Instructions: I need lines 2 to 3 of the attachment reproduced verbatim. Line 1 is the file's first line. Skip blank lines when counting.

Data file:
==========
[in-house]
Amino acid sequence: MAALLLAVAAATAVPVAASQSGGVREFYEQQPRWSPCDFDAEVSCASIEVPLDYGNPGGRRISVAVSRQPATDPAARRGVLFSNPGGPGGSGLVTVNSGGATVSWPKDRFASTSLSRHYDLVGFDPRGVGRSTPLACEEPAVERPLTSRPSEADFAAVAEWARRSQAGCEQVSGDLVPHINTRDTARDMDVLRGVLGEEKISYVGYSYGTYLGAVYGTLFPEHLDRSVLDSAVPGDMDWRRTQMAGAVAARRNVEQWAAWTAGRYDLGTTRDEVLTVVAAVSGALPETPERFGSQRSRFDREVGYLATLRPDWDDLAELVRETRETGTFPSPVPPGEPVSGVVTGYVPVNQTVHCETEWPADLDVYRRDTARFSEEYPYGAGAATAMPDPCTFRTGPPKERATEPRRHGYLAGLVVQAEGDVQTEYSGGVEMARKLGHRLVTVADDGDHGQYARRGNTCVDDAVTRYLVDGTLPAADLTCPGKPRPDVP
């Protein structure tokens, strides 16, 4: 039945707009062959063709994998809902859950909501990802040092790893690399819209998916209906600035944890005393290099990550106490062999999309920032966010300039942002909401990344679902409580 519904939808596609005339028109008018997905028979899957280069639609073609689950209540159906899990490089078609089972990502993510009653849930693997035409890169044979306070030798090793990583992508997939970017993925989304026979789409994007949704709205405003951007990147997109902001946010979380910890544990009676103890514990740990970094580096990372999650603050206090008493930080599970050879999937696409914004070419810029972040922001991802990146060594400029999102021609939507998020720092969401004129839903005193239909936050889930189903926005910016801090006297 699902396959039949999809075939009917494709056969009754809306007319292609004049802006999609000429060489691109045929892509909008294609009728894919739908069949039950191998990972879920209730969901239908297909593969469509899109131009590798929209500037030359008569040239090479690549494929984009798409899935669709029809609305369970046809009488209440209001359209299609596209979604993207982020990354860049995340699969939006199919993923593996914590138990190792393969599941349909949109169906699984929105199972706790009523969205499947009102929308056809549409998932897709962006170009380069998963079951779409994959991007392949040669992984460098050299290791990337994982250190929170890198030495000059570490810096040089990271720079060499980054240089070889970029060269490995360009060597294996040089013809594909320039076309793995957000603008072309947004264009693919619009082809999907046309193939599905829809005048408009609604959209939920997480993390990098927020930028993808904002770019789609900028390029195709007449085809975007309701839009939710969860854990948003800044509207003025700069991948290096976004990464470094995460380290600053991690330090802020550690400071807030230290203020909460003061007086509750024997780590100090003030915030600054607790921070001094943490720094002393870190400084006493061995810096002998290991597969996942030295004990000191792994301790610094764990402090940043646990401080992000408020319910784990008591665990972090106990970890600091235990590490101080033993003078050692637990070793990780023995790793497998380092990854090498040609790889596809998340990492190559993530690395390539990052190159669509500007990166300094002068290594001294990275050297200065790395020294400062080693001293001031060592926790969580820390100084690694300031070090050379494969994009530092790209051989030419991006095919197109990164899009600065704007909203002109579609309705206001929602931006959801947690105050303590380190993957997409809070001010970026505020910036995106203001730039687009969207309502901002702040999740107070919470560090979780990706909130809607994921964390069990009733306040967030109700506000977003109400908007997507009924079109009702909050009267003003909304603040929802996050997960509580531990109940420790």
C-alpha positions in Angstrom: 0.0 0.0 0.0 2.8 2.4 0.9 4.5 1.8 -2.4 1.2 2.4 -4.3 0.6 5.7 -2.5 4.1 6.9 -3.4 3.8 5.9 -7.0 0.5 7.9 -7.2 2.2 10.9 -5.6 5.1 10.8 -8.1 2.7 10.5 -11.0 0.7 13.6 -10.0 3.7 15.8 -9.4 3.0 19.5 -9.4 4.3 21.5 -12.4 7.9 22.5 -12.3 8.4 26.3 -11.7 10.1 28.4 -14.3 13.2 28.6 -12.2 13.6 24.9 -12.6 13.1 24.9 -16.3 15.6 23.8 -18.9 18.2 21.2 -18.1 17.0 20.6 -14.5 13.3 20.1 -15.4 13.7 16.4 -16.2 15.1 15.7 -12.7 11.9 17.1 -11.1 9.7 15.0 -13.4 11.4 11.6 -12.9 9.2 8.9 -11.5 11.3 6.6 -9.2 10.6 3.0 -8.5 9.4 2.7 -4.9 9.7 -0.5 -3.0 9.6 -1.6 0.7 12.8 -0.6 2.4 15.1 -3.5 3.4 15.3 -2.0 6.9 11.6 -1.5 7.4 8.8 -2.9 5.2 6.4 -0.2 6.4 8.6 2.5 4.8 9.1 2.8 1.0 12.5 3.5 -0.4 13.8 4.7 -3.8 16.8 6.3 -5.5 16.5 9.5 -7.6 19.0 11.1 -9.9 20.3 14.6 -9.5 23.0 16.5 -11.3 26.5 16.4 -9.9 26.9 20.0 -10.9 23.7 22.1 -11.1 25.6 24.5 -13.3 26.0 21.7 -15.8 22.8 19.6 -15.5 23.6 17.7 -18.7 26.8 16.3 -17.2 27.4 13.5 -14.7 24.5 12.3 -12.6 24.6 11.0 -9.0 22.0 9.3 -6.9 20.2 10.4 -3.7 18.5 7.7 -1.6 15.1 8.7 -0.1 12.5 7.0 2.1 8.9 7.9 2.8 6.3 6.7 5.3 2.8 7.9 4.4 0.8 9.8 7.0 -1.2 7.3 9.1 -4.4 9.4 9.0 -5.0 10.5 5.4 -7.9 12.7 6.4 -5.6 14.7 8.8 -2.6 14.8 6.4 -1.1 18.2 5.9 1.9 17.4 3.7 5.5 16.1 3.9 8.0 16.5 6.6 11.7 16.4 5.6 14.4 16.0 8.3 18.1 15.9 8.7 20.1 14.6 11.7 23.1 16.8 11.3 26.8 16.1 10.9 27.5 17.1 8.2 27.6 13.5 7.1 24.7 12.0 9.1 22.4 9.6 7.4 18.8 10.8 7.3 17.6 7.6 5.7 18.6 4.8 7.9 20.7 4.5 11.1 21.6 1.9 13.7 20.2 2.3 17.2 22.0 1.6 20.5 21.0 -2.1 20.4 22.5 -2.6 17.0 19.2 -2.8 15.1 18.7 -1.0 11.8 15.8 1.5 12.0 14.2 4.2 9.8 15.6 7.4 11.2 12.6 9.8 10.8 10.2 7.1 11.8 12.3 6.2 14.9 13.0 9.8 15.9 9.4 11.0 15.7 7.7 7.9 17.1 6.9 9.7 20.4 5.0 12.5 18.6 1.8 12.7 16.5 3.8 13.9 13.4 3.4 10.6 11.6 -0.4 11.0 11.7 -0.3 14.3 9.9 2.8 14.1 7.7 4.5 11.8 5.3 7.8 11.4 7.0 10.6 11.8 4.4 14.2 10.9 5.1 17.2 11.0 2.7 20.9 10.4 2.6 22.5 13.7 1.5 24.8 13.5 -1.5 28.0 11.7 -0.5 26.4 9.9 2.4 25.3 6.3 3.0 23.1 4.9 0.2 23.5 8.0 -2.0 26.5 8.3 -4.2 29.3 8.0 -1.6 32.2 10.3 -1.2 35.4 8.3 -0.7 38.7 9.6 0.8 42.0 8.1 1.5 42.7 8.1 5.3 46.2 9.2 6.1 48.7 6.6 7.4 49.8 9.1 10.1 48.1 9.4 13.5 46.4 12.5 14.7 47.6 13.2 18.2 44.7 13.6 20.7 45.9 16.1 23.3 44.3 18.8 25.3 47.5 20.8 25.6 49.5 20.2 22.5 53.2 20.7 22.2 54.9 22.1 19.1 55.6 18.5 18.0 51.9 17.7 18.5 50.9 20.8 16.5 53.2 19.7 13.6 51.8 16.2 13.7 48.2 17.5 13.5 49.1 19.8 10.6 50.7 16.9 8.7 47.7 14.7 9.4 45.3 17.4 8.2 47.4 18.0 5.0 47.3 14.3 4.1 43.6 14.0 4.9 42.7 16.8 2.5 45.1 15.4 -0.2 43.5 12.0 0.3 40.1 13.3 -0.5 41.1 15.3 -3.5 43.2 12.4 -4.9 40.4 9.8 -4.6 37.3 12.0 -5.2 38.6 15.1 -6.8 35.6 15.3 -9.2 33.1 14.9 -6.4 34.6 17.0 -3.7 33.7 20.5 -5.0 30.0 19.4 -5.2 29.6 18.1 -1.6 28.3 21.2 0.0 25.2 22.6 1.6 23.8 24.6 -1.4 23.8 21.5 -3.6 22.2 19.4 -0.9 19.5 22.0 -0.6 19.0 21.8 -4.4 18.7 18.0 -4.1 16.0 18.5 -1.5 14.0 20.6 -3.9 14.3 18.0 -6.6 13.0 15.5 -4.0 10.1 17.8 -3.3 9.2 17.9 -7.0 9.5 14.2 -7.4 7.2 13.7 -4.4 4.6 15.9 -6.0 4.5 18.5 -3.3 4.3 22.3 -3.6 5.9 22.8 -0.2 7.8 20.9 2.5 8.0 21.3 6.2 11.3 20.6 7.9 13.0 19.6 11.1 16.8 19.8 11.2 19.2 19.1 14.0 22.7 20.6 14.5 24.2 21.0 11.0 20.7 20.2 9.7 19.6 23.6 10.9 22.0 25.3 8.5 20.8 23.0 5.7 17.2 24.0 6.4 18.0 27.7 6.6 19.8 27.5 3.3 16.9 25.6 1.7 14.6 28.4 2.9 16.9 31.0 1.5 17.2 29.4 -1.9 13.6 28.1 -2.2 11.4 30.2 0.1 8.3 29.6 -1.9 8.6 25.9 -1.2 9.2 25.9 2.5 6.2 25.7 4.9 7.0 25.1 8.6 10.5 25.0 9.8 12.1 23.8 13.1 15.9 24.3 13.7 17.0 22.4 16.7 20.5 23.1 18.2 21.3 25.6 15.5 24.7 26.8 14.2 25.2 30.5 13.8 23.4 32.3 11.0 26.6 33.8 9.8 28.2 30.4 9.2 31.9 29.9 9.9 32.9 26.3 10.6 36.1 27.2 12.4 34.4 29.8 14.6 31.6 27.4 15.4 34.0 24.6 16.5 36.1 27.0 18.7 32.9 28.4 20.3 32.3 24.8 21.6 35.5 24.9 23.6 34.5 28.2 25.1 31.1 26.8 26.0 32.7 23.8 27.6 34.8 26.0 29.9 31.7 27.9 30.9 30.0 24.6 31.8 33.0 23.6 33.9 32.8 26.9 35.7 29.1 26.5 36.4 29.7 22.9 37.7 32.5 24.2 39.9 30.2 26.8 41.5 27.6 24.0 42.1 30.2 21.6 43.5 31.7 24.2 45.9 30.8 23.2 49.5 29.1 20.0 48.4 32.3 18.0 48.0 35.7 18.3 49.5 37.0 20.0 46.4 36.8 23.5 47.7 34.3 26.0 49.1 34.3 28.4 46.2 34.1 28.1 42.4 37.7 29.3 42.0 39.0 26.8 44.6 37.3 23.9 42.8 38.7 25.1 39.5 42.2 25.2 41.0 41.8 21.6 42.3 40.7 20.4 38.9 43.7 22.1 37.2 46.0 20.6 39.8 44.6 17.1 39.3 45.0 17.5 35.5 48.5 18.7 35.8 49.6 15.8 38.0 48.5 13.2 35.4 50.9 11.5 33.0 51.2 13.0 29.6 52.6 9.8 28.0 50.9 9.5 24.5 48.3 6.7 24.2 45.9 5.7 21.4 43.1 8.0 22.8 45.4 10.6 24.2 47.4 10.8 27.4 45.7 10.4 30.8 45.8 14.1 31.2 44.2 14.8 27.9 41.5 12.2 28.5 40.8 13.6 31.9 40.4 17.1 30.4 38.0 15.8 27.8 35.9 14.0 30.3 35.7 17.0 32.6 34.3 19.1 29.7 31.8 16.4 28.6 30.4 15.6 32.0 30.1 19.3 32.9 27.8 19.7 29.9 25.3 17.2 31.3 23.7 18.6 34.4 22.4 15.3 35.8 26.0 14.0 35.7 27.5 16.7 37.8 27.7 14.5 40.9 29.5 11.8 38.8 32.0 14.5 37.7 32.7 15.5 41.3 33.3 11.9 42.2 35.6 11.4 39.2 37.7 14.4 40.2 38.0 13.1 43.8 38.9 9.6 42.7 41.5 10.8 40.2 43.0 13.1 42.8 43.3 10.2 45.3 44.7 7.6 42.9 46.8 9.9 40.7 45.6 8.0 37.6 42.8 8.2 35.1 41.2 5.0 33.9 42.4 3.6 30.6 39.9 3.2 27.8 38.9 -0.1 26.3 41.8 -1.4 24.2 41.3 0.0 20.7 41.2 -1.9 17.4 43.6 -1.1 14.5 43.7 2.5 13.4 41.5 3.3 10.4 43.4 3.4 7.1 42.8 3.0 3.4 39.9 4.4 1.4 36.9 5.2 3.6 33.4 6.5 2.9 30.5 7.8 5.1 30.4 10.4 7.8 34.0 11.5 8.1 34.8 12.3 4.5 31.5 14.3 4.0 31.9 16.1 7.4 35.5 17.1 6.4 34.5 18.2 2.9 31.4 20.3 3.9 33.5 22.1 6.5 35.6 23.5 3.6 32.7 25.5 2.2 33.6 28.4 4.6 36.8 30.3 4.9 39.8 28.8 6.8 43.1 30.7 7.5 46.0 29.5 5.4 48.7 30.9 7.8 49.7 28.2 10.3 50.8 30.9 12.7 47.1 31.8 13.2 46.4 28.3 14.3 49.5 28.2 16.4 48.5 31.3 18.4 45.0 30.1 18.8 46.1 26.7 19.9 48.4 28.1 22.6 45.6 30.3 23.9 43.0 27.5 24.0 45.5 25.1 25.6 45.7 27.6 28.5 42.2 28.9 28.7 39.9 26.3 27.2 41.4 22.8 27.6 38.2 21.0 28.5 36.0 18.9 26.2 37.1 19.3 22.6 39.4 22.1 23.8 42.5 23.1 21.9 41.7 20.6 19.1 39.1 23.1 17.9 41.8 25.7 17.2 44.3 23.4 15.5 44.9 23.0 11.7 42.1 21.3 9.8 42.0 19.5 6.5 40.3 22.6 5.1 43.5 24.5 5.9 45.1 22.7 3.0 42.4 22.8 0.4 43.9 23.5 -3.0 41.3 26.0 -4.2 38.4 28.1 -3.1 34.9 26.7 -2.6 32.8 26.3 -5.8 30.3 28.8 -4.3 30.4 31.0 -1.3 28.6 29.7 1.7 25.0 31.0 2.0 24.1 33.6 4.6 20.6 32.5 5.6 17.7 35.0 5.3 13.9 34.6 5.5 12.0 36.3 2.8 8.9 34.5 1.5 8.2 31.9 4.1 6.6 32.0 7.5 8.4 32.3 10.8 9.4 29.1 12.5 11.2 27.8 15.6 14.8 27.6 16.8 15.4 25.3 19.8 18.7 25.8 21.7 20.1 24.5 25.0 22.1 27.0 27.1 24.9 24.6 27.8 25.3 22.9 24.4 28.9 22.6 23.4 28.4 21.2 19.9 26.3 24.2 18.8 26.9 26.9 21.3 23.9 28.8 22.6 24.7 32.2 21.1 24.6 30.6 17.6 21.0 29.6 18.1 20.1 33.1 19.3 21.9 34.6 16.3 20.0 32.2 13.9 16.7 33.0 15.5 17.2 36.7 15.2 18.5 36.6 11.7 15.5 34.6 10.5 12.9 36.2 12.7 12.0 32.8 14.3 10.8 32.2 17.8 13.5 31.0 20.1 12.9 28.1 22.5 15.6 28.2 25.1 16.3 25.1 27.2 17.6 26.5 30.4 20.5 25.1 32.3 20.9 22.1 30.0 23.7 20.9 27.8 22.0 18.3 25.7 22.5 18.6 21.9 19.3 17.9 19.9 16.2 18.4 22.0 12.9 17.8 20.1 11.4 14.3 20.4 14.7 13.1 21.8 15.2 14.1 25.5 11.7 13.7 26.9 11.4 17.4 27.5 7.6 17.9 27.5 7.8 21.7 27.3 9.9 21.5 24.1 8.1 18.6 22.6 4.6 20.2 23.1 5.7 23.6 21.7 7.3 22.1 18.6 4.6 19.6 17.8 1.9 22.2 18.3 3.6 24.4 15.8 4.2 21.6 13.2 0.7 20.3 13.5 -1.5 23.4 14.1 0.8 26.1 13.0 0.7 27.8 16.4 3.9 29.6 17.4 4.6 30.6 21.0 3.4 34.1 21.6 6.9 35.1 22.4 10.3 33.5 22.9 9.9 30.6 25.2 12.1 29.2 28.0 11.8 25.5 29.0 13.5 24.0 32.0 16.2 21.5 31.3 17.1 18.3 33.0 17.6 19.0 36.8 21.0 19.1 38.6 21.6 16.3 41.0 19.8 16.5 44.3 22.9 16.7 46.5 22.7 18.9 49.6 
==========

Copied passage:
Amino acid sequence: MAALLLAVAAATAVPVAASQSGGVREFYEQQPRWSPCDFDAEVSCASIEVPLDYGNPGGRRISVAVSRQPATDPAARRGVLFSNPGGPGGSGLVTVNSGGATVSWPKDRFASTSLSRHYDLVGFDPRGVGRSTPLACEEPAVERPLTSRPSEADFAAVAEWARRSQAGCEQVSGDLVPHINTRDTARDMDVLRGVLGEEKISYVGYSYGTYLGAVYGTLFPEHLDRSVLDSAVPGDMDWRRTQMAGAVAARRNVEQWAAWTAGRYDLGTTRDEVLTVVAAVSGALPETPERFGSQRSRFDREVGYLATLRPDWDDLAELVRETRETGTFPSPVPPGEPVSGVVTGYVPVNQTVHCETEWPADLDVYRRDTARFSEEYPYGAGAATAMPDPCTFRTGPPKERATEPRRHGYLAGLVVQAEGDVQTEYSGGVEMARKLGHRLVTVADDGDHGQYARRGNTCVDDAVTRYLVDGTLPAADLTCPGKPRPDVP
């Protein structure tokens, strides 16, 4: 039945707009062959063709994998809902859950909501990802040092790893690399819209998916209906600035944890005393290099990550106490062999999309920032966010300039942002909401990344679902409580 519904939808596609005339028109008018997905028979899957280069639609073609689950209540159906899990490089078609089972990502993510009653849930693997035409890169044979306070030798090793990583992508997939970017993925989304026979789409994007949704709205405003951007990147997109902001946010979380910890544990009676103890514990740990970094580096990372999650603050206090008493930080599970050879999937696409914004070419810029972040922001991802990146060594400029999102021609939507998020720092969401004129839903005193239909936050889930189903926005910016801090006297 699902396959039949999809075939009917494709056969009754809306007319292609004049802006999609000429060489691109045929892509909008294609009728894919739908069949039950191998990972879920209730969901239908297909593969469509899109131009590798929209500037030359008569040239090479690549494929984009798409899935669709029809609305369970046809009488209440209001359209299609596209979604993207982020990354860049995340699969939006199919993923593996914590138990190792393969599941349909949109169906699984929105199972706790009523969205499947009102929308056809549409998932897709962006170009380069998963079951779409994959991007392949040669992984460098050299290791990337994982250190929170890198030495000059570490810096040089990271720079060499980054240089070889970029060269490995360009060597294996040089013809594909320039076309793995957000603008072309947004264009693919619009082809999907046309193939599905829809005048408009609604959209939920997480993390990098927020930028993808904002770019789609900028390029195709007449085809975007309701839009939710969860854990948003800044509207003025700069991948290096976004990464470094995460380290600053991690330090802020550690400071807030230290203020909460003061007086509750024997780590100090003030915030600054607790921070001094943490720094002393870190400084006493061995810096002998290991597969996942030295004990000191792994301790610094764990402090940043646990401080992000408020319910784990008591665990972090106990970890600091235990590490101080033993003078050692637990070793990780023995790793497998380092990854090498040609790889596809998340990492190559993530690395390539990052190159669509500007990166300094002068290594001294990275050297200065790395020294400062080693001293001031060592926790969580820390100084690694300031070090050379494969994009530092790209051989030419991006095919197109990164899009600065704007909203002109579609309705206001929602931006959801947690105050303590380190993957997409809070001010970026505020910036995106203001730039687009969207309502901002702040999740107070919470560090979780990706909130809607994921964390069990009733306040967030109700506000977003109400908007997507009924079109009702909050009267003003909304603040929802996050997960509580531990109940420790």